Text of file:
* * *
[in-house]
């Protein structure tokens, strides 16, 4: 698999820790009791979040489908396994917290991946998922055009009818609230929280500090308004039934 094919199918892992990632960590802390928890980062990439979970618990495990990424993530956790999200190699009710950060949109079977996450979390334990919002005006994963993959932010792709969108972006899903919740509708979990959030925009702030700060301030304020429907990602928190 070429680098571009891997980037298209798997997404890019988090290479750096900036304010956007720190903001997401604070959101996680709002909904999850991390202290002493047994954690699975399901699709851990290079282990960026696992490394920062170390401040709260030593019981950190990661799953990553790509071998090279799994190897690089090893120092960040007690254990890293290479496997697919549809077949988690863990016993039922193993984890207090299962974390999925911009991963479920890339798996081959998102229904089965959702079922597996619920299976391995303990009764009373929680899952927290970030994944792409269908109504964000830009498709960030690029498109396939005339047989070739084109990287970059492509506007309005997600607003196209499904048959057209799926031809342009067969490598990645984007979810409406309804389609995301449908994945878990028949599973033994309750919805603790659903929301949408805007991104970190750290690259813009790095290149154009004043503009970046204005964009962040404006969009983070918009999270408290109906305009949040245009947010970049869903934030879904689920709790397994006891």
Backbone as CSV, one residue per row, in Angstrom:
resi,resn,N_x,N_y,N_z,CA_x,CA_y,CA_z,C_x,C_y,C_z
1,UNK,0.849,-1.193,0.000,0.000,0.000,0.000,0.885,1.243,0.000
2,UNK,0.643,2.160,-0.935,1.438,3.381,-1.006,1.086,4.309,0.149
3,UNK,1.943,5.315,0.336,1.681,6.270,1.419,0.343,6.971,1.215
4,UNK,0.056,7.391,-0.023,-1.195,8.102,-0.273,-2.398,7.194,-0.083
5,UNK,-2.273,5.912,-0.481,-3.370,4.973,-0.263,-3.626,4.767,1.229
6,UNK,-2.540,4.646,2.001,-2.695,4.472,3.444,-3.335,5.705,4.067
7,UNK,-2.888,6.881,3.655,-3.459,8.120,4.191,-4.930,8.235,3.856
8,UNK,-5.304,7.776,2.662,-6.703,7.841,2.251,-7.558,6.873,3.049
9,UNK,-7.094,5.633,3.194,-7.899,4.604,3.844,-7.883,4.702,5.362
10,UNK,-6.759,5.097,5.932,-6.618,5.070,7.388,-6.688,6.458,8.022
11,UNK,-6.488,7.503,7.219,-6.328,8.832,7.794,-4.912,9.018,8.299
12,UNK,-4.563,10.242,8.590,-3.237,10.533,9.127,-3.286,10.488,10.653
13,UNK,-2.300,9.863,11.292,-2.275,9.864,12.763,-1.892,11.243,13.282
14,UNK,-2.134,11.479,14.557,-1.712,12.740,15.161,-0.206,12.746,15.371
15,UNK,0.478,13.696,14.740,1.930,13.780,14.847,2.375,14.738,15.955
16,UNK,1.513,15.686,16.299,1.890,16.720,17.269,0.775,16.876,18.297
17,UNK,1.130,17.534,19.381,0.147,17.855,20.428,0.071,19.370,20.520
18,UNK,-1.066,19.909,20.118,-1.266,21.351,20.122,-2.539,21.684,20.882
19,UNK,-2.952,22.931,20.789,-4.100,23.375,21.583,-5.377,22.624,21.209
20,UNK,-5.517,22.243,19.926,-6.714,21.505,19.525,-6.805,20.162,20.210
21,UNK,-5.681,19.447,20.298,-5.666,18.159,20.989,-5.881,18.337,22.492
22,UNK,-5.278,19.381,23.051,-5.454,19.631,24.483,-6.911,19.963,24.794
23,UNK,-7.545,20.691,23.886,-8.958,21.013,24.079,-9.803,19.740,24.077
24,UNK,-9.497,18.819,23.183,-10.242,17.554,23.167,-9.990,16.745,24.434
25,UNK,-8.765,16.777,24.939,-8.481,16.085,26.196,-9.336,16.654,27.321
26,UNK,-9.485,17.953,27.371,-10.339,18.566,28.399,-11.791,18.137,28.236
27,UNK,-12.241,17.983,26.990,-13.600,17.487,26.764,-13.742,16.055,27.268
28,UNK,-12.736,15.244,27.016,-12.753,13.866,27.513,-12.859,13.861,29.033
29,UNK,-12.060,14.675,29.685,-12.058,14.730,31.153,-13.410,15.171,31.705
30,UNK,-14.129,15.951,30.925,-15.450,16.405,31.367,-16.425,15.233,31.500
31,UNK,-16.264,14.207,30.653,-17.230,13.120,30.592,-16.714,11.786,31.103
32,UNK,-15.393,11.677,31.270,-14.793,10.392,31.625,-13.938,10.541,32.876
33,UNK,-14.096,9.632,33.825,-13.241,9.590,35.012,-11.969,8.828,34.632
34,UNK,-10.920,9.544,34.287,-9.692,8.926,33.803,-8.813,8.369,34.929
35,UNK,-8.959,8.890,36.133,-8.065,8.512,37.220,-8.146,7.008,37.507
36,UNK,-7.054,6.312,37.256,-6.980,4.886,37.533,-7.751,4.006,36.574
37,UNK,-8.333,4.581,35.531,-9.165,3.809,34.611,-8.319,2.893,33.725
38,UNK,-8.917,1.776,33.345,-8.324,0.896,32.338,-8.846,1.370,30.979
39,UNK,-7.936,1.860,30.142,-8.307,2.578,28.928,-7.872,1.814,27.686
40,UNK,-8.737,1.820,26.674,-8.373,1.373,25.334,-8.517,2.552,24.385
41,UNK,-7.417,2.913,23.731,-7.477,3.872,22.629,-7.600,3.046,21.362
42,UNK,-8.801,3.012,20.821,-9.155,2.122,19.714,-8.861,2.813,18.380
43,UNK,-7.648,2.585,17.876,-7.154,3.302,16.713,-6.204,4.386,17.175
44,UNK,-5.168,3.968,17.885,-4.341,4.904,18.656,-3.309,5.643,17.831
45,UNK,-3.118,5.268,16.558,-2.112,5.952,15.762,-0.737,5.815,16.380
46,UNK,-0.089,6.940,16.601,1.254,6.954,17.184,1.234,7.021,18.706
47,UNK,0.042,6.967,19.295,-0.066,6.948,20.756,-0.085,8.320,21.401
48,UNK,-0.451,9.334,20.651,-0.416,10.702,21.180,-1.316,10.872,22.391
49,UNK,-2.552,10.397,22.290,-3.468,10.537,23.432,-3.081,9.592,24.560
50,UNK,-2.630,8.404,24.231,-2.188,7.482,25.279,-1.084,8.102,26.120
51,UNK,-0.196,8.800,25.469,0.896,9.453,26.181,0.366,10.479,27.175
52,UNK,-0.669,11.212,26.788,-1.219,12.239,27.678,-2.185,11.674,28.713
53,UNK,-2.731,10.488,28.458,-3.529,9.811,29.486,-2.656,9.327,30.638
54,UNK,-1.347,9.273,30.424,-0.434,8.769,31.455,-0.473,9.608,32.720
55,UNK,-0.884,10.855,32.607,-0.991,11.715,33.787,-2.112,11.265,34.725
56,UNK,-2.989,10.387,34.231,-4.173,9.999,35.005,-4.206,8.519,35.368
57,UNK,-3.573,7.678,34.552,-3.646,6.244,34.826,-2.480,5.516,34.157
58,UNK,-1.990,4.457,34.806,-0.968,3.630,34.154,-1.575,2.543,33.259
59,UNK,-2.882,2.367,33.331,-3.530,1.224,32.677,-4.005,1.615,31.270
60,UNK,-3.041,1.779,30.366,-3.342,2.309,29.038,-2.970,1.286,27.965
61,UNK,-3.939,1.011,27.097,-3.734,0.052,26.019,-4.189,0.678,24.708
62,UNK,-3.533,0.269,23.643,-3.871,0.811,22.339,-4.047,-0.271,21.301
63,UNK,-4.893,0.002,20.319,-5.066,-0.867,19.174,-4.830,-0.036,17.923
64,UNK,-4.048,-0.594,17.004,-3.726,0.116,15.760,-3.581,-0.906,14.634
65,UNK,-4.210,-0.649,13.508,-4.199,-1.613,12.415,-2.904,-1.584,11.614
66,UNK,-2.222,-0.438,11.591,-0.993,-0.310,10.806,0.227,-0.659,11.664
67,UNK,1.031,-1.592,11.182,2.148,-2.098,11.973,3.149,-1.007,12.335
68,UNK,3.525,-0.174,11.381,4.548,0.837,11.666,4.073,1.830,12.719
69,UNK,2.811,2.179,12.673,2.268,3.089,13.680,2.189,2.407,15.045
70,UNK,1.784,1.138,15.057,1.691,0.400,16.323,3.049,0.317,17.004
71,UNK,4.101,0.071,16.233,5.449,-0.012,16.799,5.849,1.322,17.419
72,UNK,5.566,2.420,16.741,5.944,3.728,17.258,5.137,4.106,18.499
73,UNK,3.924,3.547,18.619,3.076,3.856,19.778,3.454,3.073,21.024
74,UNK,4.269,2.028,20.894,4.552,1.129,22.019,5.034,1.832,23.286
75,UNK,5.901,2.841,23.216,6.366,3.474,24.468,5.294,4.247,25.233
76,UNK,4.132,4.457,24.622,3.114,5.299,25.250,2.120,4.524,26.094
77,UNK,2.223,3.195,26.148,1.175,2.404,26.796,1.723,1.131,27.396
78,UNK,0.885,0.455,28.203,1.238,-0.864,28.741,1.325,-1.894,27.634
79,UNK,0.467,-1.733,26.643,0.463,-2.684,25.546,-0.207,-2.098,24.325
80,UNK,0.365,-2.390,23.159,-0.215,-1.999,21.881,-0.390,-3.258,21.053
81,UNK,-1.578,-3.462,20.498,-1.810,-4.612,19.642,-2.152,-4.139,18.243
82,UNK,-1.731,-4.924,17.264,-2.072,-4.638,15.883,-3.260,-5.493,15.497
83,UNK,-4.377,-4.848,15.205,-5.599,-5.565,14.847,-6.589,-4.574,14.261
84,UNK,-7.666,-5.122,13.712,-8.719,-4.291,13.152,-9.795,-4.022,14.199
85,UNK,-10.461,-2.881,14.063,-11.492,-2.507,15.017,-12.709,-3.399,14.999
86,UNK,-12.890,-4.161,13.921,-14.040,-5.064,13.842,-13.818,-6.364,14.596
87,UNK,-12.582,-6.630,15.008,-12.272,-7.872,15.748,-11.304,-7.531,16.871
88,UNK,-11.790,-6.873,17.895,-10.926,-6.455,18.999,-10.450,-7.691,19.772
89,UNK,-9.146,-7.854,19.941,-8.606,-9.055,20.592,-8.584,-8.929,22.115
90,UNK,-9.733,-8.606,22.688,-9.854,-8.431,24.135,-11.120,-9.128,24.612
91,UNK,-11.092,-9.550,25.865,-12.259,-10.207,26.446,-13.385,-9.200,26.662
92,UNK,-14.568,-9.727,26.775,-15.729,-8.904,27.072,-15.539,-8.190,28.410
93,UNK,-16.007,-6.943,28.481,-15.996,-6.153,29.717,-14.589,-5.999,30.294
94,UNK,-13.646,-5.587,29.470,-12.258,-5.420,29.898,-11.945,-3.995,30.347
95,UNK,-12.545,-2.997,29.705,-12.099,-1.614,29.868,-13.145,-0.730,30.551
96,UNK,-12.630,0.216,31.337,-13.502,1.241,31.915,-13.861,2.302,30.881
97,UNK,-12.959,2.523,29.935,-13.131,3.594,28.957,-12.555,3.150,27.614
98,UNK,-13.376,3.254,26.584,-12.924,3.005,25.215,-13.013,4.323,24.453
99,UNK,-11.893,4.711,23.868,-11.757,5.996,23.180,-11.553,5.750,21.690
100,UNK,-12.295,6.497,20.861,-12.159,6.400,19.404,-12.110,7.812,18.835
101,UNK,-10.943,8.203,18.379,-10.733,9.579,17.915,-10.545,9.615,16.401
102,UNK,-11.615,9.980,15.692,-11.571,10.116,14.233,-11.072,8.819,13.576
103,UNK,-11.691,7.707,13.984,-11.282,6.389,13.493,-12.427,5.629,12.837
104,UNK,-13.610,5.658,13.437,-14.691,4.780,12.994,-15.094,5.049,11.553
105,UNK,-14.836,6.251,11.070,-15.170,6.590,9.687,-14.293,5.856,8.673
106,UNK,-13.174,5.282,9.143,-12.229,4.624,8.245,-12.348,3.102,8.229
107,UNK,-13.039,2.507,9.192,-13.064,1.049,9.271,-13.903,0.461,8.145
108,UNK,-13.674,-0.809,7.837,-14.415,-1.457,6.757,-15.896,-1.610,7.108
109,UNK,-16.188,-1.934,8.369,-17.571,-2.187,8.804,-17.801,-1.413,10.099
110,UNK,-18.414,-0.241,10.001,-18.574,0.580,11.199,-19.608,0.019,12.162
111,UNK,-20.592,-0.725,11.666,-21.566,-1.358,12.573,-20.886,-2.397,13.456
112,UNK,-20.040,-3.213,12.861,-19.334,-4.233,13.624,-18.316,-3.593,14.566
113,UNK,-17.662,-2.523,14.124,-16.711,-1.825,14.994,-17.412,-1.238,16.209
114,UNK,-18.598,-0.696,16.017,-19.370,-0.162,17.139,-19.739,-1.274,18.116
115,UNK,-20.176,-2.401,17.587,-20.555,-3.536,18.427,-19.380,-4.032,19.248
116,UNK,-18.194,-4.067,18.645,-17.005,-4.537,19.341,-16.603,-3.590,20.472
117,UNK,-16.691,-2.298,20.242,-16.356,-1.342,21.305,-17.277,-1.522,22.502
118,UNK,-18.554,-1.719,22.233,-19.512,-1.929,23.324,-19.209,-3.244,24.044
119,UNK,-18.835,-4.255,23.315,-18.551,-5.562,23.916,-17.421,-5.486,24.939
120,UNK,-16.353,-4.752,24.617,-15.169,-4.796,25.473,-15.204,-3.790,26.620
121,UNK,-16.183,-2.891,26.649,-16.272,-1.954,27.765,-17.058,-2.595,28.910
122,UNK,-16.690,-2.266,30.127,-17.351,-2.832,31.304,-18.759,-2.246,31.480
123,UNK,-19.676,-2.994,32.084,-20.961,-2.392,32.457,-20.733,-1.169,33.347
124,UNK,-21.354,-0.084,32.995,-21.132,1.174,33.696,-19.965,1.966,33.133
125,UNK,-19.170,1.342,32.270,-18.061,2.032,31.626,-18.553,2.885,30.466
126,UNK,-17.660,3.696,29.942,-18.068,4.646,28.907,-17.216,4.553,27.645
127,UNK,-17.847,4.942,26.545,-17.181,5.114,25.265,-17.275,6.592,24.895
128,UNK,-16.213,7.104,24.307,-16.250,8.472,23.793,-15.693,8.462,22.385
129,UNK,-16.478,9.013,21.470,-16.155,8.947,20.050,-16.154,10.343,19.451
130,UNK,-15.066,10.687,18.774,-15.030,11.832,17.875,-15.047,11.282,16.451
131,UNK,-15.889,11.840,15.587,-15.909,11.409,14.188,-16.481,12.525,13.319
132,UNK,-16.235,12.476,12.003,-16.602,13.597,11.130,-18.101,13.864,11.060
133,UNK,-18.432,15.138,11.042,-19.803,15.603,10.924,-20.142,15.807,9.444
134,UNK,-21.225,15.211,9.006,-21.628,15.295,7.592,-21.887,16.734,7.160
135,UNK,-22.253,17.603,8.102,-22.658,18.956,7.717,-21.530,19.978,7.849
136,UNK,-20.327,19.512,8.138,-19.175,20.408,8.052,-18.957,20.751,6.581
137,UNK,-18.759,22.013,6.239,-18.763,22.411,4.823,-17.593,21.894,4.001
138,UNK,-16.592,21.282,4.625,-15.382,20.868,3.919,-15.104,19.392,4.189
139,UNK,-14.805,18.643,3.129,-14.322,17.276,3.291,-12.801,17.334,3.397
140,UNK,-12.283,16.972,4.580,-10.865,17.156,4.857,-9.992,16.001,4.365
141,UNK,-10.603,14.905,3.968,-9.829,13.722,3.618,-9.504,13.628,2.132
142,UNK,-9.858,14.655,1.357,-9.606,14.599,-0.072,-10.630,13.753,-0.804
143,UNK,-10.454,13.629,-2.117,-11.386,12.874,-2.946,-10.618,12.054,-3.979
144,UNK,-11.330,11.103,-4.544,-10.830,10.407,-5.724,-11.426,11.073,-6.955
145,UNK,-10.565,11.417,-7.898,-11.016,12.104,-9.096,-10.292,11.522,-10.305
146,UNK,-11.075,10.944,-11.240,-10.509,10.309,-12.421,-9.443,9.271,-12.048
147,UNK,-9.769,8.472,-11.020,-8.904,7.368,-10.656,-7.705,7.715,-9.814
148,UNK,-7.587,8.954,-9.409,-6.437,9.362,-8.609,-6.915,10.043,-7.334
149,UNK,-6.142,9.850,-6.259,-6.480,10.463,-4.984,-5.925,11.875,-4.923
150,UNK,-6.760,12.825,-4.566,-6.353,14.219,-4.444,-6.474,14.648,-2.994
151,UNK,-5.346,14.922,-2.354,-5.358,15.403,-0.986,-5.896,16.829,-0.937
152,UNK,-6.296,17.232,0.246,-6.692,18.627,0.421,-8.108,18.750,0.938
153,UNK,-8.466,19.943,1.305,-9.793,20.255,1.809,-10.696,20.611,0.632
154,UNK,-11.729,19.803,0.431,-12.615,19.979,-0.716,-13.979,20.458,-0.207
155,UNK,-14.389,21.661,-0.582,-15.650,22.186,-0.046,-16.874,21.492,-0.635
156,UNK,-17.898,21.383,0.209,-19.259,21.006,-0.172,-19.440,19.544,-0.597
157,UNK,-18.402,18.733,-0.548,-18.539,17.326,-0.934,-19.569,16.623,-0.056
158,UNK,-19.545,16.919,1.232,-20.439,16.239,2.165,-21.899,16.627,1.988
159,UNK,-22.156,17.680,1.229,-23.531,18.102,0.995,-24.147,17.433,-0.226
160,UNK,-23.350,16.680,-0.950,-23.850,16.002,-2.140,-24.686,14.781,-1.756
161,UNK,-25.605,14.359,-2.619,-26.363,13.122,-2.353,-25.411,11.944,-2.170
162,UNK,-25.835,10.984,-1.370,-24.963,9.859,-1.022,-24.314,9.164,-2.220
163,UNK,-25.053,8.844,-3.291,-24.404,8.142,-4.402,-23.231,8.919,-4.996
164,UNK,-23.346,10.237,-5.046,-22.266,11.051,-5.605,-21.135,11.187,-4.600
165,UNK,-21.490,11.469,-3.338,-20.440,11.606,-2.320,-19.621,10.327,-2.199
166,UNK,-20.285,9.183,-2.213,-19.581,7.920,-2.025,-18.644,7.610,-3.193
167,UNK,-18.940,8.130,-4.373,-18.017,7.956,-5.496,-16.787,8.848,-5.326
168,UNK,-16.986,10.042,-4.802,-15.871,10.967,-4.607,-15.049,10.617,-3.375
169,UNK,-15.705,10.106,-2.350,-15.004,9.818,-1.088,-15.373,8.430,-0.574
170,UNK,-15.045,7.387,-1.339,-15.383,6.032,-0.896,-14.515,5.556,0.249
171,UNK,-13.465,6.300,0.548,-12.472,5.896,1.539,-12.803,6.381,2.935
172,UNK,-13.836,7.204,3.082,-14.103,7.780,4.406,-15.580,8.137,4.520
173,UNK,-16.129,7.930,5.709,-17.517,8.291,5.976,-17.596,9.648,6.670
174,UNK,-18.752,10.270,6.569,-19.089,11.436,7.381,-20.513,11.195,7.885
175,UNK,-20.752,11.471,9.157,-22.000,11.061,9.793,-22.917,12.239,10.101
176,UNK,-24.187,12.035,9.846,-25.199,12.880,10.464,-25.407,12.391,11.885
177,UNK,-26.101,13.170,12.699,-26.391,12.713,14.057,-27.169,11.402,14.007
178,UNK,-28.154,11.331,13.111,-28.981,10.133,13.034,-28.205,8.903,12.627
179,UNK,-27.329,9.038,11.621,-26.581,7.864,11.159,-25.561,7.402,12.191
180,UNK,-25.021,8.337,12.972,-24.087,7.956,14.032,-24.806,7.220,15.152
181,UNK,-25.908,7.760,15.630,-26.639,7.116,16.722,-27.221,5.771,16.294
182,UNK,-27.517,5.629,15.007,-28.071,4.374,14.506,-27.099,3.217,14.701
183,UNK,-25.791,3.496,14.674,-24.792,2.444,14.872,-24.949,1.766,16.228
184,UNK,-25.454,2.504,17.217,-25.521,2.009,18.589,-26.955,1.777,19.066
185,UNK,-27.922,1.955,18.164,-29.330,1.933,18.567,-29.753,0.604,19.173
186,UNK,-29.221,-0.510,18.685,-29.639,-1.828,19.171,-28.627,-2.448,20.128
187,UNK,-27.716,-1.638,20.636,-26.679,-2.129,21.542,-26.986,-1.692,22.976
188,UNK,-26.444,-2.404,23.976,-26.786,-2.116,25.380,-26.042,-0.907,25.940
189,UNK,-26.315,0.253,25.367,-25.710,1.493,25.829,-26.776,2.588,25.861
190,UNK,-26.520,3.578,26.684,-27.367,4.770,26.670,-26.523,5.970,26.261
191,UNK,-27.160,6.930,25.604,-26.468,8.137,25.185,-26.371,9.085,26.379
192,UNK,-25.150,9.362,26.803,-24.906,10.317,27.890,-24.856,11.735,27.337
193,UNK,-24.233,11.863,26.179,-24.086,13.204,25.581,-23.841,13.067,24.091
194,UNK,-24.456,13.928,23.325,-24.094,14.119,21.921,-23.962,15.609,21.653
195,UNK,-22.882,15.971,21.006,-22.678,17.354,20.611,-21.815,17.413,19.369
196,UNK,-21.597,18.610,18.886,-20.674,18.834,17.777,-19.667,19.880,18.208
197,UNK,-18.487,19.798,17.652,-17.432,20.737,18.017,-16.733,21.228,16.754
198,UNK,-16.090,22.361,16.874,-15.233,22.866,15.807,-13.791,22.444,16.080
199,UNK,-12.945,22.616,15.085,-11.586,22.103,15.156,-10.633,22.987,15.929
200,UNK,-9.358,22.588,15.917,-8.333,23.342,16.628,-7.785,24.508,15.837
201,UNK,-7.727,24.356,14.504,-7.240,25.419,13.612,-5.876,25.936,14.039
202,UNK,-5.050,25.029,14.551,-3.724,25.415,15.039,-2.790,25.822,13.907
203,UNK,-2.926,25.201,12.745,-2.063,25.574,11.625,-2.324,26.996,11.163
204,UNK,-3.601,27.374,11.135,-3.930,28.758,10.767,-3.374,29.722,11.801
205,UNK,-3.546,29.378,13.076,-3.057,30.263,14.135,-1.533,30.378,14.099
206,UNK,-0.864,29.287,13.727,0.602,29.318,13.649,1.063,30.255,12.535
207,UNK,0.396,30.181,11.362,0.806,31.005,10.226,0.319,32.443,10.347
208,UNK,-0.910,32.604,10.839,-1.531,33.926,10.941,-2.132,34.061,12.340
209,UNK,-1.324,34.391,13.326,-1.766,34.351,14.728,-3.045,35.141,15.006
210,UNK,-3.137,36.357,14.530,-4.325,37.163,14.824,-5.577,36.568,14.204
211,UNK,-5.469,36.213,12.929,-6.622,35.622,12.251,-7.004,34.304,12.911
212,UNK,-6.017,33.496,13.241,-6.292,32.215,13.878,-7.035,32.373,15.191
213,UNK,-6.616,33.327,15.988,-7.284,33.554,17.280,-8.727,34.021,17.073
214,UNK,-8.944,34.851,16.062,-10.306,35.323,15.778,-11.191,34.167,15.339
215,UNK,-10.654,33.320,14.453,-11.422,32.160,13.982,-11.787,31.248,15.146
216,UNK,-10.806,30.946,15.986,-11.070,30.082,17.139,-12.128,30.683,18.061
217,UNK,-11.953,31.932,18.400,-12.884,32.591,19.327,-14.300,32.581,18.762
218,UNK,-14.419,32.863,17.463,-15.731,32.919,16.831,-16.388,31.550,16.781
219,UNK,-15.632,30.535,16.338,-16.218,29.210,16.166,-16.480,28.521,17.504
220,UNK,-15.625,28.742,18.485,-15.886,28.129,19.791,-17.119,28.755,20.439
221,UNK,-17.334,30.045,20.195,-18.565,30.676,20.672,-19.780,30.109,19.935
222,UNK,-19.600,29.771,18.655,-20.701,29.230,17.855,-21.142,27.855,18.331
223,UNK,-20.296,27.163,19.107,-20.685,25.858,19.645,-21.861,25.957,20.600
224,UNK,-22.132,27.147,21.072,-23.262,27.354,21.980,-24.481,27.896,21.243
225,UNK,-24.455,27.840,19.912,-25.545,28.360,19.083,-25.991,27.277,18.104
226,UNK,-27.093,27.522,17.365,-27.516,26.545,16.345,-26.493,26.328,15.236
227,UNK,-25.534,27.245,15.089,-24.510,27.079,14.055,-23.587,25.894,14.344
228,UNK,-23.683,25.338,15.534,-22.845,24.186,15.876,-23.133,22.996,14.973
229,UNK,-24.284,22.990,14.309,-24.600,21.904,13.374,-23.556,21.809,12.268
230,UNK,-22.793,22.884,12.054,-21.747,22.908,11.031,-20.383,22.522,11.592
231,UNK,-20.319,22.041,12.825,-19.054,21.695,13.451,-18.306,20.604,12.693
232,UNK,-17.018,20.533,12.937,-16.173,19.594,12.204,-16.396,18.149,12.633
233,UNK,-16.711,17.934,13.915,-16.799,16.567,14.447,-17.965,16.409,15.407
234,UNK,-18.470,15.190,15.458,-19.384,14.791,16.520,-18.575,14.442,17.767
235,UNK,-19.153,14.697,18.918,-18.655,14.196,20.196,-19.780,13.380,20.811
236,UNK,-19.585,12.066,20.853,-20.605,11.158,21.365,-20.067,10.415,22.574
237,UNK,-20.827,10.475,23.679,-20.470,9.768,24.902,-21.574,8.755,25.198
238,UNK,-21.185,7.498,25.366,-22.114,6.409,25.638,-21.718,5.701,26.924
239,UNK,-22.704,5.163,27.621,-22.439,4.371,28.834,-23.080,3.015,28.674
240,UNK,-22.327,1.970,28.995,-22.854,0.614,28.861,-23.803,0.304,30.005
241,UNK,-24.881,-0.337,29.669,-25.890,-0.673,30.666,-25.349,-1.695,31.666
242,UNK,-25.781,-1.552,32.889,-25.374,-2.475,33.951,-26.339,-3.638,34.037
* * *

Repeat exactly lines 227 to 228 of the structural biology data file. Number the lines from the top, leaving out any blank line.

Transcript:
223,UNK,-20.296,27.163,19.107,-20.685,25.858,19.645,-21.861,25.957,20.600
224,UNK,-22.132,27.147,21.072,-23.262,27.354,21.980,-24.481,27.896,21.243